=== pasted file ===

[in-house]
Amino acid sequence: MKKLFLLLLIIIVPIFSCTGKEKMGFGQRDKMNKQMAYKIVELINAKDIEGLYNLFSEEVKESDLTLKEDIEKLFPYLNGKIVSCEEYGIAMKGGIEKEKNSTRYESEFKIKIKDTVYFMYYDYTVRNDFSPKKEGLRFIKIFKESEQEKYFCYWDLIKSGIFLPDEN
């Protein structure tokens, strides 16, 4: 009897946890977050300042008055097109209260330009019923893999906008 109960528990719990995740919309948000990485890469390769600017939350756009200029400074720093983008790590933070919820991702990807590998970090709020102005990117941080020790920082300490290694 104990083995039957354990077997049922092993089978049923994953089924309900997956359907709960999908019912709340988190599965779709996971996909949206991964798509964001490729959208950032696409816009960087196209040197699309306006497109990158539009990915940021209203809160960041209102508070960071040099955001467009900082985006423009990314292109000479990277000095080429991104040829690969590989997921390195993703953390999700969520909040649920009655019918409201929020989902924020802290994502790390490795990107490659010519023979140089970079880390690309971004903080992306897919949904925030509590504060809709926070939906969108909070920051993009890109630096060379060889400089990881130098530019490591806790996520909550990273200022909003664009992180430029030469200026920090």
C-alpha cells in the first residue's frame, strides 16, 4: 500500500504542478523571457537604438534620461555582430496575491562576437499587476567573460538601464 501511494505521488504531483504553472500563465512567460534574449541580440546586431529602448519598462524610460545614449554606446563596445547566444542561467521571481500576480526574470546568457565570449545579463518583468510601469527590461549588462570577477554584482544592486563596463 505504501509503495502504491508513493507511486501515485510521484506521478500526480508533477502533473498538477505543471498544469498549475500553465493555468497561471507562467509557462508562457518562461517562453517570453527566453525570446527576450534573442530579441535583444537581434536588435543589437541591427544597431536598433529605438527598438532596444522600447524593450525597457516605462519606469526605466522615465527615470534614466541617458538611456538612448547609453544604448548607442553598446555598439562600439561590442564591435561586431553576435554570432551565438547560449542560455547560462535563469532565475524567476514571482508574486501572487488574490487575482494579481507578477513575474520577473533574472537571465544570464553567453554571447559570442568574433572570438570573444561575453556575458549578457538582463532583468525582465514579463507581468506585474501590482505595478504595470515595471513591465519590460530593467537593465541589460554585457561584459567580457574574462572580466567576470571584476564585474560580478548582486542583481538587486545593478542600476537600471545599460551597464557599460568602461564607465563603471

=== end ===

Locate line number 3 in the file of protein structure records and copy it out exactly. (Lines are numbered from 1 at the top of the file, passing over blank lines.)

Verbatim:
């Protein structure tokens, strides 16, 4: 009897946890977050300042008055097109209260330009019923893999906008 109960528990719990995740919309948000990485890469390769600017939350756009200029400074720093983008790590933070919820991702990807590998970090709020102005990117941080020790920082300490290694 104990083995039957354990077997049922092993089978049923994953089924309900997956359907709960999908019912709340988190599965779709996971996909949206991964798509964001490729959208950032696409816009960087196209040197699309306006497109990158539009990915940021209203809160960041209102508070960071040099955001467009900082985006423009990314292109000479990277000095080429991104040829690969590989997921390195993703953390999700969520909040649920009655019918409201929020989902924020802290994502790390490795990107490659010519023979140089970079880390690309971004903080992306897919949904925030509590504060809709926070939906969108909070920051993009890109630096060379060889400089990881130098530019490591806790996520909550990273200022909003664009992180430029030469200026920090």